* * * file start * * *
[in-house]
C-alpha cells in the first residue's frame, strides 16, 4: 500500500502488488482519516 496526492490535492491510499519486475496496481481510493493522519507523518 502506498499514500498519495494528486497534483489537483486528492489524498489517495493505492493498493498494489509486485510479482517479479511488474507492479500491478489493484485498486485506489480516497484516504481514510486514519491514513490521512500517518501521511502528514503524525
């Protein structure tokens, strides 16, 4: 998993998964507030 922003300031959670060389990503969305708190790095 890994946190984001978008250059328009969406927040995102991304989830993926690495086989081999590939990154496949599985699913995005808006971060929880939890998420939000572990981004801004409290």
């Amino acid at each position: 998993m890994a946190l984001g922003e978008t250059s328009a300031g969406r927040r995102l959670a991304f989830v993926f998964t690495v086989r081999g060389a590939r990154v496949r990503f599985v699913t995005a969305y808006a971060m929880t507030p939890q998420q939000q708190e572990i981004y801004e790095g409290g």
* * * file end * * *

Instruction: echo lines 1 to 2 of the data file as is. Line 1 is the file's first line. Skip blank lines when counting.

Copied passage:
[in-house]
C-alpha cells in the first residue's frame, strides 16, 4: 500500500502488488482519516 496526492490535492491510499519486475496496481481510493493522519507523518 502506498499514500498519495494528486497534483489537483486528492489524498489517495493505492493498493498494489509486485510479482517479479511488474507492479500491478489493484485498486485506489480516497484516504481514510486514519491514513490521512500517518501521511502528514503524525